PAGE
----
Days after the Monica Lewinsky story broke in January 1998, I had a dream about President Clinton: I had returned to the White House after a year away, and I was sitting in my usual chair just next to the presidents desk in the Oval Office, prepping him for an interview with CBS News. Seems like old times, I thought, its good to be back. But moments before the interview was scheduled to start, we got word of some vague but terrible tragedy. The whole country would soon know about it, and the president would need to respond. I pulled out my notepad and struggled to scratch out appropriate words of consolation and hope. Nothing came, but it didn't matter. Clinton did what he always seemed to do so well at times like this, saying exactly the right thing, in exactly the right way. He's still got it--best politician I've ever seen. Then I walked across the Oval, opened a door, and found myself in a pocket-sized room--windowless and bare, except for nude pinups of Monica pasted on its walls.
I was struggling in my dream with the Clinton I loved and the Clinton I feared, the president I served and the man I didn't want to see. As I write these words, a popular president presiding over an America prosperous and at peace has been impeached. Clinton's lawyers are skillfully defending him in a Senate trial against the charge that he committed perjury and obstructed justice to conceal his sexual affair with a twenty-two-year-old intern. The battle is all but over, and I'm still mystified by the Clinton paradox: How could a president so intelligent, so compassionate, so public-spirited, and so conscious of his place in history act in such a stupid, selfish, and self-destructive manner?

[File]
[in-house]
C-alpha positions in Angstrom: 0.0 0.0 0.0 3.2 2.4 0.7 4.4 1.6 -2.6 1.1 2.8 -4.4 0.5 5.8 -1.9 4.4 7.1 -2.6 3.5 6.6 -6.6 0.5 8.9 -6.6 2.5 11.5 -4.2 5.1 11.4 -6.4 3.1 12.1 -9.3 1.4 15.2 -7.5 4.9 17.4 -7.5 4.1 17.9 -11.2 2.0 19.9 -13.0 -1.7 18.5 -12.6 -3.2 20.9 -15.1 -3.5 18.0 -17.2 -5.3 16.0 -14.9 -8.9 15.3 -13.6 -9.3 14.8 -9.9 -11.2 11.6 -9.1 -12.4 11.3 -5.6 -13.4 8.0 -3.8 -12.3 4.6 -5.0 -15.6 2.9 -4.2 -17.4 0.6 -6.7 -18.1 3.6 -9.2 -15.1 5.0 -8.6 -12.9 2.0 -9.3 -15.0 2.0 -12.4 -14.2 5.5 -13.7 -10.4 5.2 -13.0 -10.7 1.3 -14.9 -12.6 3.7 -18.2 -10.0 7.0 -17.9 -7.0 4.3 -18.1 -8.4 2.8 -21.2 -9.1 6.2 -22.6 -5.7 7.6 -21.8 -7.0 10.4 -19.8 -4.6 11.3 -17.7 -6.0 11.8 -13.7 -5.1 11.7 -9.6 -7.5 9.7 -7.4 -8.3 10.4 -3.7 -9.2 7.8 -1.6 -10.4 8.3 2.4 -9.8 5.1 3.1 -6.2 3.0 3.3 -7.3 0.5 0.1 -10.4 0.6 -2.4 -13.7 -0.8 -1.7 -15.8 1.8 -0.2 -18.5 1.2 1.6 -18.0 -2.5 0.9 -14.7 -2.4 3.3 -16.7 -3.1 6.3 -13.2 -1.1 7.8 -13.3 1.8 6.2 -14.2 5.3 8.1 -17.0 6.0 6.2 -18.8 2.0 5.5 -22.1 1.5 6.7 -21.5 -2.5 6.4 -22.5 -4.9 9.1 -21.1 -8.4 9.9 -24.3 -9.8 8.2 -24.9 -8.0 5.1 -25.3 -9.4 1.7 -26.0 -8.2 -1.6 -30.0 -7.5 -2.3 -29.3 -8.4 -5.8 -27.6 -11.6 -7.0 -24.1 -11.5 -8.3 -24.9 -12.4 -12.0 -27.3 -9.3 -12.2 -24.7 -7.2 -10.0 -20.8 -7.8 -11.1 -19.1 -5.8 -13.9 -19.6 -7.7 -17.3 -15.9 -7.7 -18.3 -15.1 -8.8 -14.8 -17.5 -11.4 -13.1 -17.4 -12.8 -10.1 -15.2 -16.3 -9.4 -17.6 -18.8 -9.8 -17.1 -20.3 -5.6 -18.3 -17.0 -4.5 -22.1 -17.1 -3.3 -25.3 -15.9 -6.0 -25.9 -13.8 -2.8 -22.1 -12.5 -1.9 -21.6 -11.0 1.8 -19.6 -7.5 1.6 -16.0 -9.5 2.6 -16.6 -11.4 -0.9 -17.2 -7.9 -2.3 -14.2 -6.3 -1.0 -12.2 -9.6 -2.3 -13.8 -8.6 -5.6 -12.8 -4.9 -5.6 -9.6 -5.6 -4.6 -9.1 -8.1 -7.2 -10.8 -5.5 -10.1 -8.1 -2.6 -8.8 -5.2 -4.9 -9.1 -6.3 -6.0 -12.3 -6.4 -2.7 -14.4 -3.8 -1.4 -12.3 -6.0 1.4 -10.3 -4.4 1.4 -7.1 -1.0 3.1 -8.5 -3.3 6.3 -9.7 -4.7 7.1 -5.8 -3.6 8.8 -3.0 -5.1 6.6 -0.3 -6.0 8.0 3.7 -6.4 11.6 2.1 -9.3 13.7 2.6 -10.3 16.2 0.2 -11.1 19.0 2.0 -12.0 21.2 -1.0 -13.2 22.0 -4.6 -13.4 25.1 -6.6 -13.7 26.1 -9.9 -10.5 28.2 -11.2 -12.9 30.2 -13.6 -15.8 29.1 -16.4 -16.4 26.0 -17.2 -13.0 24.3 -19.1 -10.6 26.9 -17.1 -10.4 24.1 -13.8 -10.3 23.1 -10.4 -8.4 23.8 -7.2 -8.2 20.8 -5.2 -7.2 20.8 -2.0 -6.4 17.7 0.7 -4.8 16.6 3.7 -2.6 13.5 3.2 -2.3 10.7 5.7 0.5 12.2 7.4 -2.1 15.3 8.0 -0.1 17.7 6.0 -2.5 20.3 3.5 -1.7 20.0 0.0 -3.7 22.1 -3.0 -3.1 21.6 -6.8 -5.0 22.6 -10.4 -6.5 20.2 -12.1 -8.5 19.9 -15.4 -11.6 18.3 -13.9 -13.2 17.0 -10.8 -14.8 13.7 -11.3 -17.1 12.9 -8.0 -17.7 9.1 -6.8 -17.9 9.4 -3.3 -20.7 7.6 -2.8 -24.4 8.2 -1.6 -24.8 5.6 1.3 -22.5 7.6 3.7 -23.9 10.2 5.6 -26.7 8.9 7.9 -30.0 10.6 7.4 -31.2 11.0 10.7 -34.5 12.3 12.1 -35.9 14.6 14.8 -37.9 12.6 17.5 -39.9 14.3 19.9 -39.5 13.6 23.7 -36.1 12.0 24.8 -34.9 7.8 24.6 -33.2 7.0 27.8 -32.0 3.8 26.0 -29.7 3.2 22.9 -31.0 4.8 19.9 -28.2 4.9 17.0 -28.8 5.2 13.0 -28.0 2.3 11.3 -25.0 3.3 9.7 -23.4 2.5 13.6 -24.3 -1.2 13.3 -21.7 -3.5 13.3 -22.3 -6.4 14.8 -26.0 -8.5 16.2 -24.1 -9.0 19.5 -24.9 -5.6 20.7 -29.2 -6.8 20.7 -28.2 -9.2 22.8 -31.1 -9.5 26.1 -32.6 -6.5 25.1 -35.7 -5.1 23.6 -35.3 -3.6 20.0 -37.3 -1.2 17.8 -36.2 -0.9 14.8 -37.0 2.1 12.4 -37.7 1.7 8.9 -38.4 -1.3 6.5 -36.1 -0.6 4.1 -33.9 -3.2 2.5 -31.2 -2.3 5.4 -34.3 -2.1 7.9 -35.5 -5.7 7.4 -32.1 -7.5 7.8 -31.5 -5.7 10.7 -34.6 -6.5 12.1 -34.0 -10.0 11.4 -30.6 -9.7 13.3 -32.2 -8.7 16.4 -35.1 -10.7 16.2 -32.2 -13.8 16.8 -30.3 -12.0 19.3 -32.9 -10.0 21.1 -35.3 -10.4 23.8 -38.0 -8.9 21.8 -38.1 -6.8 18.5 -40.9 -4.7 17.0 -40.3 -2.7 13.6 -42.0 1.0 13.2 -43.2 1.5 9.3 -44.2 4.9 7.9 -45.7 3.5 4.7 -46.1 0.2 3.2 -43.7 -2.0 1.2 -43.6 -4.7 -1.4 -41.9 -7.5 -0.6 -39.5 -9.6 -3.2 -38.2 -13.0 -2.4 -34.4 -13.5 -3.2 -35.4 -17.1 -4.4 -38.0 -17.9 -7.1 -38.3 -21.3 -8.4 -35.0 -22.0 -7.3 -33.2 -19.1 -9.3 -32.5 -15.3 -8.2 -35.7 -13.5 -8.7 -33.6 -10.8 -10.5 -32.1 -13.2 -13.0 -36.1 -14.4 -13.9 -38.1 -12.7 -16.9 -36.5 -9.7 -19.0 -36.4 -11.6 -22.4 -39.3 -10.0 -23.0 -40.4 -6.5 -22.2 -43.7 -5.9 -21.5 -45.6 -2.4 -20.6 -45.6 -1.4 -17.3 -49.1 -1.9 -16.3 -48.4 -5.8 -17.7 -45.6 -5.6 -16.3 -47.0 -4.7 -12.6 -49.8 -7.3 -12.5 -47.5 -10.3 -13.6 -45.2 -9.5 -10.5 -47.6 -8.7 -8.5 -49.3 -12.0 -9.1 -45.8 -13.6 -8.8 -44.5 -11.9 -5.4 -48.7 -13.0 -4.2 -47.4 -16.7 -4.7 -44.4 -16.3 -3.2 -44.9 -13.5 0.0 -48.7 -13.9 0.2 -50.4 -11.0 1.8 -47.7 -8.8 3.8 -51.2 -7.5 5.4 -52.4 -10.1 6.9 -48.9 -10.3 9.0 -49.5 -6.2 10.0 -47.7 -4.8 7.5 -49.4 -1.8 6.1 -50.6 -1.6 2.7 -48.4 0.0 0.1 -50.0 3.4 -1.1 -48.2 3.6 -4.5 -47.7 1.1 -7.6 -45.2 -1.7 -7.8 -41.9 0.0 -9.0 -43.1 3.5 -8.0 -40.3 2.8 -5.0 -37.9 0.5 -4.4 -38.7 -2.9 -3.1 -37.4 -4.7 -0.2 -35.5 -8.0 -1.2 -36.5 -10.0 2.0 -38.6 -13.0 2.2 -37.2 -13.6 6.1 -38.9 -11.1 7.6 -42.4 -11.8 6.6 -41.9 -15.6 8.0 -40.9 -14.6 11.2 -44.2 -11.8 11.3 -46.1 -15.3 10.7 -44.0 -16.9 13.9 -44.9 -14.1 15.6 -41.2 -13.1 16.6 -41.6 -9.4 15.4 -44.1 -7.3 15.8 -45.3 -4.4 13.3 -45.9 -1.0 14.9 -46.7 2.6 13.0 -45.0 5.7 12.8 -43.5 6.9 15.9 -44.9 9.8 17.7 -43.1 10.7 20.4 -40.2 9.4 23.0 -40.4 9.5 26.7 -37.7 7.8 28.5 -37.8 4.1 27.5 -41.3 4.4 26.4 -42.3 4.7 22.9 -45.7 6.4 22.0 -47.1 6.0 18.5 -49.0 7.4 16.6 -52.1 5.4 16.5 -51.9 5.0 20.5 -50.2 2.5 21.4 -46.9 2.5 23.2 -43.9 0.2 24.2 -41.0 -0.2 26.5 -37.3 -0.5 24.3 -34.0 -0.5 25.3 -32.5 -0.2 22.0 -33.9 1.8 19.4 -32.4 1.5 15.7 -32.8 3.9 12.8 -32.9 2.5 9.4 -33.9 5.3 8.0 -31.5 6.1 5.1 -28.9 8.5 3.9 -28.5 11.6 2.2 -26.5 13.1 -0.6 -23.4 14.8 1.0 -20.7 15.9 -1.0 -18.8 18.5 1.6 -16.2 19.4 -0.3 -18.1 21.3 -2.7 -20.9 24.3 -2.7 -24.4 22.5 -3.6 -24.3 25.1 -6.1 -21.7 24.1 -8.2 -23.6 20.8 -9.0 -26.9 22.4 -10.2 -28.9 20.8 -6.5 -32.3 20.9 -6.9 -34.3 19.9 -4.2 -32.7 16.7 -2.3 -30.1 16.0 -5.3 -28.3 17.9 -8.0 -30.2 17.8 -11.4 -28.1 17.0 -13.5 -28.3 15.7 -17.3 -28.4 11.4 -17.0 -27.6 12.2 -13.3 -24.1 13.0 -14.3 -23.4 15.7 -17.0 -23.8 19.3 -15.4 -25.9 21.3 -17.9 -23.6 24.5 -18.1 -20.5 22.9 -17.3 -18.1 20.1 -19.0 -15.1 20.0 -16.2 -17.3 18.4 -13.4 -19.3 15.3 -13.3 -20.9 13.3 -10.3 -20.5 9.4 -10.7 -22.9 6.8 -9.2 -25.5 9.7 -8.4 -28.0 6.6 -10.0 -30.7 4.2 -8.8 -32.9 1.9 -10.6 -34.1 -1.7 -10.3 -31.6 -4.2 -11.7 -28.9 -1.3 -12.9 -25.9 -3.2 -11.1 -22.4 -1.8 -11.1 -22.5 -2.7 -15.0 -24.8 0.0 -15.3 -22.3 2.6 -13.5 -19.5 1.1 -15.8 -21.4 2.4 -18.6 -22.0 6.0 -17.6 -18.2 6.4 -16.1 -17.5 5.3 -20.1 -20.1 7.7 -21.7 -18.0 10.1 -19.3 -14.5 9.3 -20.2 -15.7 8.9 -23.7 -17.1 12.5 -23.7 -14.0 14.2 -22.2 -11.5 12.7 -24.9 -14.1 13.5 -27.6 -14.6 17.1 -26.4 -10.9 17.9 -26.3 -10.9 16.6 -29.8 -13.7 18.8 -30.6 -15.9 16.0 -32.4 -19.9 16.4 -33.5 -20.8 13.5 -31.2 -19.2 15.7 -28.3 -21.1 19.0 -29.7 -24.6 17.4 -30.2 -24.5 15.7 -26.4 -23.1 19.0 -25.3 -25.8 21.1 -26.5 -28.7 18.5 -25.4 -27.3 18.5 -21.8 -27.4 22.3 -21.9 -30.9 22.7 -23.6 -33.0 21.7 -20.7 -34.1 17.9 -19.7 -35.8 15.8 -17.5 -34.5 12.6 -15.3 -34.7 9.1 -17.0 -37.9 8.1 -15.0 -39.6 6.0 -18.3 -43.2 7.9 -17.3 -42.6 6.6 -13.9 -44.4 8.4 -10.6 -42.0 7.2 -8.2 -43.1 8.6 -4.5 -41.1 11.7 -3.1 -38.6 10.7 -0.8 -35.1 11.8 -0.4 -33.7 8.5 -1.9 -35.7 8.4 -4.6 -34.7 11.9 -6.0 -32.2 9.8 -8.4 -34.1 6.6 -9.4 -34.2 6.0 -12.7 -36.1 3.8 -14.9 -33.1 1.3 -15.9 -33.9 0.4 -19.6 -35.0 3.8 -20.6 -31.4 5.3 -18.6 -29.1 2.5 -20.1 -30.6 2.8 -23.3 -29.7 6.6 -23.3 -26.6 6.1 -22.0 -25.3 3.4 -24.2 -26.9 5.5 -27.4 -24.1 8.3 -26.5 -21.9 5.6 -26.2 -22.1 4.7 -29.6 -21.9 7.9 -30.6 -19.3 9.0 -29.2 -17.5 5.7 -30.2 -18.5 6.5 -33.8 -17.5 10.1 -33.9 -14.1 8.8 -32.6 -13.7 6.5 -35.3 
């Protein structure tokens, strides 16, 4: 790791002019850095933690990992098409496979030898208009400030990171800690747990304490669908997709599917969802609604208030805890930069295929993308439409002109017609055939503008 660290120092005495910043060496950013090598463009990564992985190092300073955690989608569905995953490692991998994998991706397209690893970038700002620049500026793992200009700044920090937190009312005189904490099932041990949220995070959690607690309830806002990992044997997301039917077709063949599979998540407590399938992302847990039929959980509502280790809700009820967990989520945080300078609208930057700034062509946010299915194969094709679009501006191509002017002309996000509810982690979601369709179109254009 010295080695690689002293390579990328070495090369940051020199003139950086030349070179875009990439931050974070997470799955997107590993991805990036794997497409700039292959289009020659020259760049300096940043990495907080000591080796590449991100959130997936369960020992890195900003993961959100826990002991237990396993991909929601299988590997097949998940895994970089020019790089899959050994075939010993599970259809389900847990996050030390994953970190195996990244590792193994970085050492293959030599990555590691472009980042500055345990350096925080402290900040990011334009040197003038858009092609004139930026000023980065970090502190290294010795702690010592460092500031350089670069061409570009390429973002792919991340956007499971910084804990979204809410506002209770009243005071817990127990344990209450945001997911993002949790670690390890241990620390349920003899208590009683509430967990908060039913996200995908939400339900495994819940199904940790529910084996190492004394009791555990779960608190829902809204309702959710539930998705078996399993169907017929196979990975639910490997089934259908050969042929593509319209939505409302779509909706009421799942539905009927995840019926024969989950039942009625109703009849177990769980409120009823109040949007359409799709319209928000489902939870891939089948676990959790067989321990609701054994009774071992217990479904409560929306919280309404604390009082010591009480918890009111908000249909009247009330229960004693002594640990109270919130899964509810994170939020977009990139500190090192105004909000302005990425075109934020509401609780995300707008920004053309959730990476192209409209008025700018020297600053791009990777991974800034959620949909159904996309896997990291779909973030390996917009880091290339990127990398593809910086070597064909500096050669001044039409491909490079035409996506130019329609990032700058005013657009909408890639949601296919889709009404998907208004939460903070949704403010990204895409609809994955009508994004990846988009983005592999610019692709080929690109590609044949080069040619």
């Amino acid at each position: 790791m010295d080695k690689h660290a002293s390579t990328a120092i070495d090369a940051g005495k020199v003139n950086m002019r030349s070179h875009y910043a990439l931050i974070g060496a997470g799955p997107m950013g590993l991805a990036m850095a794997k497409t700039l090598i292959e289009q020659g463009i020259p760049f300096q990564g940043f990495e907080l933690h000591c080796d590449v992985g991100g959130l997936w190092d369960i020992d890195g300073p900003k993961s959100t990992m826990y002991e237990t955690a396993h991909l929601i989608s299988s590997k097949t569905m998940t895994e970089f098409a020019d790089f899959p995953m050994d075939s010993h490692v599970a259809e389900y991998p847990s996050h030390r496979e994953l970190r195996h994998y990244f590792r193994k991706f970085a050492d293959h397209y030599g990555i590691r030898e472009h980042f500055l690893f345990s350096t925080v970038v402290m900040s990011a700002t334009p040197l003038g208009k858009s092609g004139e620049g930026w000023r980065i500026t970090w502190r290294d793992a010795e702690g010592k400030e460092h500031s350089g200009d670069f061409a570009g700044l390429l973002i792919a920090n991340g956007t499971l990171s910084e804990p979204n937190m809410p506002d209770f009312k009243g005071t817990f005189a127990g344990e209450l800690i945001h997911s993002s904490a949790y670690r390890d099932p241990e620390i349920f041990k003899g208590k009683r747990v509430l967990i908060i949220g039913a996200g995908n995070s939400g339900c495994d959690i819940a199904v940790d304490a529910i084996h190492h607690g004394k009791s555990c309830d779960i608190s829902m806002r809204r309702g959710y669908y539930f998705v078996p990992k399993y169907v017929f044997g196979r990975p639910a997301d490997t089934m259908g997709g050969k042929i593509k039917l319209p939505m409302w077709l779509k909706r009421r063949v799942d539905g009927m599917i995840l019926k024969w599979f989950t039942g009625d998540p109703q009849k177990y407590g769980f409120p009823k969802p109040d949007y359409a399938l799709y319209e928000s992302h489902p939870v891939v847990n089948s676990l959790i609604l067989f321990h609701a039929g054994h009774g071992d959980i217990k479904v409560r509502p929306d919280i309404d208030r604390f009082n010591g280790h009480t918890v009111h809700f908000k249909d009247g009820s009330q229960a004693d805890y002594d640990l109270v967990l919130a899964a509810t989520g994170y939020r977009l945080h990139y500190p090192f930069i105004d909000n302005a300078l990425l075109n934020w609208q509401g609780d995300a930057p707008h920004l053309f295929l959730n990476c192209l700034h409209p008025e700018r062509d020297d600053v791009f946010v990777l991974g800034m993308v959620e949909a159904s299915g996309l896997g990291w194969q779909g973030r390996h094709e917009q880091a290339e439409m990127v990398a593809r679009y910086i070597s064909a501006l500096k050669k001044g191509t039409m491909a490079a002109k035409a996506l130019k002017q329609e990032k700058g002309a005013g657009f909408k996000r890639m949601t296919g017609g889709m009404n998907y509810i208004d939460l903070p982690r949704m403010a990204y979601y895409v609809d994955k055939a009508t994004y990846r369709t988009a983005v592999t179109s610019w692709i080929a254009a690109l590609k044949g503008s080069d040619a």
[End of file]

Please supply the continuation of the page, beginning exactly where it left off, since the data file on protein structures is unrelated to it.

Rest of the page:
I don't know how to answer that question, and I never thought Id have to try. When I first considered writing about my time with President Clinton, I envisioned a political memoir shaped like a human comedy--a story of good, talented but fallible people acting on Vaclav Havel's hope that politics "can be not only the art of the possible, especially if 'the possible' includes the art of speculation, calculation, intrigue, secret deals, and pragmatic maneuvering, but that it can also be the art of the impossible, namely, the art of improving ourselves and the world." I wanted to write a candid story that neither shied away from showing the "art of the possible" nor surrendered to the cynical notion that there is nothing more to know about politics. I hoped to explain how an ambitious and idealistic president of uncertain personal character grew in office--how he outsmarted his enemies, out-hustled his adversaries, and overcame his failings and those of his team to help our country and achieve what no Democrat had done since Roosevelt--two full terms in office and a successful presidency. I believed it would be a story with a happy ending.
But the plot took a turn.
The events of the last year have changed the shape of the story I set out to write. It can no longer have a truly happy ending. I have done my best to recount accurately my thoughts and feelings and the events as I perceived them at the time, but I couldn't avoid the filter of the presidents affair with Monica and its aftermath. Throughout 1998 and early 1999, I lived in two separate Clinton worlds: the past I had experienced from the inside, and the present I was observing from the outside. As the stories unfolded, one on my word processor and the other on the news, I came to see the connections more clearly, and was tempted at times to think of the Clinton story as a tragedy. That doesn't seem quite right either. For all his talent, Clinton lacks the grandeur of a tragic hero. His presidency, however, does have the momentum of classic drama. The roller-coaster ride from Clinton's improbable election in 1992 to his impeachment in 1998 is a narrative stocked with dozens of characters, hundreds of decisions, and a thousand coincidences--all driving toward a conclusion that feels somehow, sadly, inevitable.
© 1999 by George Stephanopoulos. Published by permission of the publisher, Little Brown.
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